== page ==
Conference Documentation


Background

Keynote Speech by Nada Al-Nashif (Photo: magsview photography)
Photo: magsview photography

Is access to science (still) limited? This Symposium focused on continuing and expanding the human rights approach to STEM education.

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Program

Here you can find the schedule.

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Impressions

Photo: magsview photography
Wolfgang Gollub, Gesamtmetall (magsview photography)

Here you can find some impressions.

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Partners

Welcome notes by Wolfgang Gollub (Gesamtmetall), ©magsview photography
©magsview

The symposium was organized by ...

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Conference Transcript

Here you will find the conference proceedings.

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Results

Berlin Declaration on the right to science* and STEM education

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Certified copy of the Recommendation on Science and Scientific Researchers

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Background

Is access to science (still) limited?

In the last decades, various efforts have been made to investigate and reduce the lack of diversity in the fields of science, technology, engineering and mathematics (STEM) in order to establish equal access to science. By applying the human rights approach, questions arise whether STEM education at primary, secondary and post-secondary levels is equally accessible to everyone. Particularly, the Sustainable Development Goals passed by the UN in 2015, focus on the necessity of science education as a right to be promoted: Is the access to all forms of STEM (still) limited or open to all? What barriers and social mechanisms are still limiting the access to STEM? How can gender and diversity approaches be implemented in order to achieve inclusive and non-discriminatory scientific research and STEM education?

To address these questions critically and from different perspectives, the symposium gathers international scholars from various disciplines such as STEM education, educational research, human rights, as well as gender and diversity studies. The symposium will be accompanied by workshops on gender and diversity mentoring in higher education.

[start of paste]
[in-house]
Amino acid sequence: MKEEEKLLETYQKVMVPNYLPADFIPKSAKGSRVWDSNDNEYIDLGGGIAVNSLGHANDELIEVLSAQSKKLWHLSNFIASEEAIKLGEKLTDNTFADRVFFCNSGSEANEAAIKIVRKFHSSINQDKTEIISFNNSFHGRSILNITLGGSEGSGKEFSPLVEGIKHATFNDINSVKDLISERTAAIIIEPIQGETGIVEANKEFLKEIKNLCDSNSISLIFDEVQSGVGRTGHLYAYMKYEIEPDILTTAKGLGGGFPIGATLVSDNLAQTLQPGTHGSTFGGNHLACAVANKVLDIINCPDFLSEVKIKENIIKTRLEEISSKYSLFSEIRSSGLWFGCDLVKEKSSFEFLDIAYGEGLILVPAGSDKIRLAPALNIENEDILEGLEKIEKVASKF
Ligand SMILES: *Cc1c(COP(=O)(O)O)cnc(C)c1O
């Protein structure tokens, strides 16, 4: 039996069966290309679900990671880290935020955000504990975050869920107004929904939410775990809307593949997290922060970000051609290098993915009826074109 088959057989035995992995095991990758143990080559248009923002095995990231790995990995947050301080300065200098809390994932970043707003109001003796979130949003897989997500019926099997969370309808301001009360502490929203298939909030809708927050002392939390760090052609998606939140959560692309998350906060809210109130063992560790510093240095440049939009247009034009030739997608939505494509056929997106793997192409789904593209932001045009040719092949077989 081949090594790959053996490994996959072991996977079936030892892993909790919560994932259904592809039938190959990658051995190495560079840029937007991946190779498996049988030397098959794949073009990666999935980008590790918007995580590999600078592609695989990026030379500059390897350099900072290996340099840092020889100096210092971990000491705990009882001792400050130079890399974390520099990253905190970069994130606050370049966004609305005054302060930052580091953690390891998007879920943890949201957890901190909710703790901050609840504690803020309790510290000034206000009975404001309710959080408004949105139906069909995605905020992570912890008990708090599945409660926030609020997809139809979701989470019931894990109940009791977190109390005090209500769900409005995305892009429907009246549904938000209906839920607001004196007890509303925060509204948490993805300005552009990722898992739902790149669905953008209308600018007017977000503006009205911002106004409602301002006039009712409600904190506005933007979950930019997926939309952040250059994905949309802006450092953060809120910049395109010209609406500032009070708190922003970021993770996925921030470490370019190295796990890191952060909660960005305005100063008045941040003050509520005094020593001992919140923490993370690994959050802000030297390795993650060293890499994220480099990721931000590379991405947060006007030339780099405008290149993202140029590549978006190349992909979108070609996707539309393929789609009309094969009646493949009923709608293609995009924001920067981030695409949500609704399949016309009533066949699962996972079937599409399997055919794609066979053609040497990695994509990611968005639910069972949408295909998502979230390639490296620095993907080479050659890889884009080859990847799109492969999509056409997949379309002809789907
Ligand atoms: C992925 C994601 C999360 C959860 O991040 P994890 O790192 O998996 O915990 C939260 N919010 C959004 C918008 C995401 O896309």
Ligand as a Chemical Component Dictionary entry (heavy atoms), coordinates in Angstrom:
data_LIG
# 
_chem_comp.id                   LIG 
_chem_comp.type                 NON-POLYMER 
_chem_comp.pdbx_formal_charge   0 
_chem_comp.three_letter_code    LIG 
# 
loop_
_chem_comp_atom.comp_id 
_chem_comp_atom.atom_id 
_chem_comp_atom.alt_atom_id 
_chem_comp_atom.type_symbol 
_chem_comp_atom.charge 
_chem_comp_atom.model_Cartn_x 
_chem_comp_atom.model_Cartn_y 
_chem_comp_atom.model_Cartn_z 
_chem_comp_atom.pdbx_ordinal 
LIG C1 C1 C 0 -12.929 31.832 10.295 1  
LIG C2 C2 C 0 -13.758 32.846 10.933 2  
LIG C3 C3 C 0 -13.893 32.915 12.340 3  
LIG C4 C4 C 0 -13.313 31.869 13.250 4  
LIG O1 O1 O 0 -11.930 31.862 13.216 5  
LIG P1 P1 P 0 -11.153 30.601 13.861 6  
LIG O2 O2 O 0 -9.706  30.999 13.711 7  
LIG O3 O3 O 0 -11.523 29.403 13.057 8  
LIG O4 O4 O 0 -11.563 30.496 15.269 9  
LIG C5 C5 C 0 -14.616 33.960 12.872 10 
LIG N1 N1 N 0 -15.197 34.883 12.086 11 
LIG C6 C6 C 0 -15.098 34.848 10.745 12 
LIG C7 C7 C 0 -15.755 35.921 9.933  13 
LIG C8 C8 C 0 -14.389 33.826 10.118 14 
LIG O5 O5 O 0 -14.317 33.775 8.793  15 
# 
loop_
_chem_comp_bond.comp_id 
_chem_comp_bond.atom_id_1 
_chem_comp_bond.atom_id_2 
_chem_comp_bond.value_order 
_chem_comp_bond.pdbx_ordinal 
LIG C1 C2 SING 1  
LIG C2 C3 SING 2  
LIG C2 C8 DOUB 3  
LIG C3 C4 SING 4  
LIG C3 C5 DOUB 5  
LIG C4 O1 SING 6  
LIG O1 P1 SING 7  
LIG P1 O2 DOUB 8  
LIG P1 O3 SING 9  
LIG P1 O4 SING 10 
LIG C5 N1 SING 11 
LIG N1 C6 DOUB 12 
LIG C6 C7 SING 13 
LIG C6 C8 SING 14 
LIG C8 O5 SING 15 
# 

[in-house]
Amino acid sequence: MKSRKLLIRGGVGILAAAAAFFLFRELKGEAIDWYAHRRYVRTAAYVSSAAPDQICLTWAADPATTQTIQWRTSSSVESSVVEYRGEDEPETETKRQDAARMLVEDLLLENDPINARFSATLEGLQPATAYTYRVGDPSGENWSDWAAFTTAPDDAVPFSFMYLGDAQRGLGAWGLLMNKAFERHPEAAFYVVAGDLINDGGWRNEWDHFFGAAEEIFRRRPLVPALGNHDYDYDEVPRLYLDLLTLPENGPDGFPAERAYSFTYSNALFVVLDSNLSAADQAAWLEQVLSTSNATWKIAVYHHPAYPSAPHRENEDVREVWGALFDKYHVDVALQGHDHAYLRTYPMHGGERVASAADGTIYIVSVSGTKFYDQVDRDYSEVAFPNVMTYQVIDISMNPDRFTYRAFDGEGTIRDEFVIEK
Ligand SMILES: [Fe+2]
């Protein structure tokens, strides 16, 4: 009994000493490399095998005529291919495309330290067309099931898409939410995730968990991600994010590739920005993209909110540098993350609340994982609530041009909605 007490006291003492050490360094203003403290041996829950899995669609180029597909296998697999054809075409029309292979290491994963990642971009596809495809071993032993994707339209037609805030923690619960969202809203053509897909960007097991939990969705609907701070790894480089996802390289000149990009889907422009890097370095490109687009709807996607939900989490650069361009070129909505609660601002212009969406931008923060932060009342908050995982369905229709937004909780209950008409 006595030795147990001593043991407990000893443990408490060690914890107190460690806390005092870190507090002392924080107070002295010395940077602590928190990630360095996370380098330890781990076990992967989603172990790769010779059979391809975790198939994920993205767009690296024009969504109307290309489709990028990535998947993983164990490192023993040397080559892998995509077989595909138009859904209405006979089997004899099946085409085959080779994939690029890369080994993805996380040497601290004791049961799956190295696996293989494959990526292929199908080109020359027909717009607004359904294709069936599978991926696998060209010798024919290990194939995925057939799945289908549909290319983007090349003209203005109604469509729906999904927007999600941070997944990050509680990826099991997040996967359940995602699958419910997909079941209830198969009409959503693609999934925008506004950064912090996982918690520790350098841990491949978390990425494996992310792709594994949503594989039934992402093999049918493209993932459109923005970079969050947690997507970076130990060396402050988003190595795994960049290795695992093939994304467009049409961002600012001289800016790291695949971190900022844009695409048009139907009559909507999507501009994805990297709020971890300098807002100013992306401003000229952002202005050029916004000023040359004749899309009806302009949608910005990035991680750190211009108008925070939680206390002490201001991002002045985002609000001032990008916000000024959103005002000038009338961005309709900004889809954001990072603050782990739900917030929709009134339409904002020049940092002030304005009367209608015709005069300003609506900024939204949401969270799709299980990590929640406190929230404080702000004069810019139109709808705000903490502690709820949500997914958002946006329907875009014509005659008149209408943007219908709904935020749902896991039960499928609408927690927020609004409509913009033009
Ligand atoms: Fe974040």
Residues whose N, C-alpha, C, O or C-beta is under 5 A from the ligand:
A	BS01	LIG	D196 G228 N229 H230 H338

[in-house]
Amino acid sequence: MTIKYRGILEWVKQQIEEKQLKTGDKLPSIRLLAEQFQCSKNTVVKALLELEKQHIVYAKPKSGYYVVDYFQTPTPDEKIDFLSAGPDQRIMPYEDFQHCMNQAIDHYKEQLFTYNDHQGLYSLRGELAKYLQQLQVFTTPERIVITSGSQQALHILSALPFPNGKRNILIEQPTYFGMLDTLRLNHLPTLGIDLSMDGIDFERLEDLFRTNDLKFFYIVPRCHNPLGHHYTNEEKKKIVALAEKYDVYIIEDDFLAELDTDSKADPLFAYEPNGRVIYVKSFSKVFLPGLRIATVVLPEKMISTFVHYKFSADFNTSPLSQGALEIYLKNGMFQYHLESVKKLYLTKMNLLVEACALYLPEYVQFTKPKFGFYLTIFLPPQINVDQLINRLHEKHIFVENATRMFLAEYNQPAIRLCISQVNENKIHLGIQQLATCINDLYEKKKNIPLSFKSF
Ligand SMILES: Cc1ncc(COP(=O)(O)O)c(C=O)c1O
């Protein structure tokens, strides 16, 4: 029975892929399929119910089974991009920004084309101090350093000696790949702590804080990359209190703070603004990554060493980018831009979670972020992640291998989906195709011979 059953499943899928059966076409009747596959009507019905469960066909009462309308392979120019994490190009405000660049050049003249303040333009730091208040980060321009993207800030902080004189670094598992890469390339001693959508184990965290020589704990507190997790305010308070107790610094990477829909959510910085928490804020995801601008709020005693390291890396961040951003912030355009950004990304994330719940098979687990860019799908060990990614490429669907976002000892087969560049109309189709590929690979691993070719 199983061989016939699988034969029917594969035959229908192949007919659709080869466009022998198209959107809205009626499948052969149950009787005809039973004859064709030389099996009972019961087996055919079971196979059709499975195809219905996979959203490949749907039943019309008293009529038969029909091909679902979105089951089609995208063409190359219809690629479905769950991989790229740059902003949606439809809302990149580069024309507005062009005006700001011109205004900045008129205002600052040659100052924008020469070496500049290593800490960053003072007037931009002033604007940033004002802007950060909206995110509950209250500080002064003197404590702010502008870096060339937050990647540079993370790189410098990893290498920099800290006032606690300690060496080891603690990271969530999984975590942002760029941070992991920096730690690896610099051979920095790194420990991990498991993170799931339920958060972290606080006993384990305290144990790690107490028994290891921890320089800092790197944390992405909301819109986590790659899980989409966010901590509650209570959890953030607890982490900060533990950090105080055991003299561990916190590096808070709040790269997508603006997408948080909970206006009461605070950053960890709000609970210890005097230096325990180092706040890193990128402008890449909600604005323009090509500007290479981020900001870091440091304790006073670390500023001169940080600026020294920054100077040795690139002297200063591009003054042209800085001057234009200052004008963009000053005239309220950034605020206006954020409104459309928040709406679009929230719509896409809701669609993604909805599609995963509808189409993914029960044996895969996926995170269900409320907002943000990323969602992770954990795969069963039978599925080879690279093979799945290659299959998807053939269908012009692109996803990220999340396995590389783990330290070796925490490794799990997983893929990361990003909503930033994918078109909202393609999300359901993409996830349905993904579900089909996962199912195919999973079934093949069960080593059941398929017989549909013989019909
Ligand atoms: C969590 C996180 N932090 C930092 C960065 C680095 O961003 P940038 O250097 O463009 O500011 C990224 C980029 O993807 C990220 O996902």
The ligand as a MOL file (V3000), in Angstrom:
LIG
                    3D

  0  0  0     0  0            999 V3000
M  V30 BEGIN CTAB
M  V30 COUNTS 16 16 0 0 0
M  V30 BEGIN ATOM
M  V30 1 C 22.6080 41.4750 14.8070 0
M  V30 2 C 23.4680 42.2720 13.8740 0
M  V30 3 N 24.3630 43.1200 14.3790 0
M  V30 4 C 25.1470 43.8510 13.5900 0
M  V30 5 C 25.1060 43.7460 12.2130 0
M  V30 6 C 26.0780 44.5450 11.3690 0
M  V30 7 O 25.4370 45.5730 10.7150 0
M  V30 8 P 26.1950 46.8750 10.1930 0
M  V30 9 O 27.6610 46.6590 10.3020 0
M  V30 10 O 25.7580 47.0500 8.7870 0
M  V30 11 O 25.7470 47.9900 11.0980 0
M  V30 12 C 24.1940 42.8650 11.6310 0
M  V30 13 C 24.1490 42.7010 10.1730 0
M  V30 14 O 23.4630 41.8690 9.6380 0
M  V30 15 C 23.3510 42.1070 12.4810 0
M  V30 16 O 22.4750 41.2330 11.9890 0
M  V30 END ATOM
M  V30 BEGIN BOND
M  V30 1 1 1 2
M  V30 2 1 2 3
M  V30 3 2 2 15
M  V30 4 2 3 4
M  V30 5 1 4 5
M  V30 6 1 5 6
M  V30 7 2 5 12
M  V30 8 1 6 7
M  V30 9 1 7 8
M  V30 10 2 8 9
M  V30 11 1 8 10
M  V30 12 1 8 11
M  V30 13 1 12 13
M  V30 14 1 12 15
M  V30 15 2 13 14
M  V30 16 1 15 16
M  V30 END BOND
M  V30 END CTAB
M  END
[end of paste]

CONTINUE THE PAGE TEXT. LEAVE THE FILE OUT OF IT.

The project PROMISE (Promotion of Migrants in Science Education; 2005-2007) aimed at analysing barriers which hamper the access to STEM intersectionally, especially for female students and migrants. The project established a cooperation between migrants’ countries of origin and countries of residence. Club Lise was developed in the framework of PROMISE as a mentoring program for female students and, thanks to the support of Think.ing, still remains active after 13 years. Amongst other aims, the symposium focuses on continuing and expanding the human rights approach to STEM education.

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Program

Program:

09:30 - 10:00 Registration

10:00 - 10:30

Opening Ceremony


WELCOME NOTES

Wolfgang Gollub (Gesamtmetall)

Ursula Fuhrich-Grubert (HU Berlin)

 

Introduction

Tanja Tajmel (Concordia University, Montréal)

“Is Access to STEM (Still) Limited?”

 

10:30 - 11:00

Keynote Speech by Nada Al-Nashif

(UNESCO Paris, Assistant Director General for Natural and Social and Human Sciences)

"A Human-Rights-Based Approach to Equitable Access to STEM Education"

 

Abstract

The fast growing science and technology activities are crucial to delivering the envisioned results of the 2030 Agenda for Sustainable Development, and the fulfillment of that objective requires the mobilization of the full talent, creativity and ideas of young persons from all socioeconomic strata, especially from women and girls. One area of particular attention for UNESCO has been assisting Member States in building the foundations of gender-responsive quality STEM education, including the STEM and Gender Advancement (SAGA) global project. Race, income or gender should not be the determinant factors in whether students receive strong STEM education or not. Equality in STEM education means that all persons enjoy the same status and have equal conditions, treatment, and opportunities for realizing their full potential, human rights and for contributing to and benefitting from economic, social, cultural and political development. UNESCO has proposed a holistic approach that creates a “STEM education ecosystem” to address the numerous, complex overlapping factors and identify action at multiple levels – individual, family and peers, school, and society –targeting both the socialization and learning processes.

 

 

11:00 - 11:45

Petra Lucht (TU Berlin)

"Transdisciplinary Gender Studies of Science, Technology and Society -  Case Studies of Professional Cultures, Knowledges and Artifacts"

 

Abstract

In 1995, the pioneering scholar on »gender and science«, Evelyn Fox Keller, suggested to distinguish into three different perspectives: the participation of women in science, the critical investigation of sex differences and how ‚gender’ shapes scientific knowledge.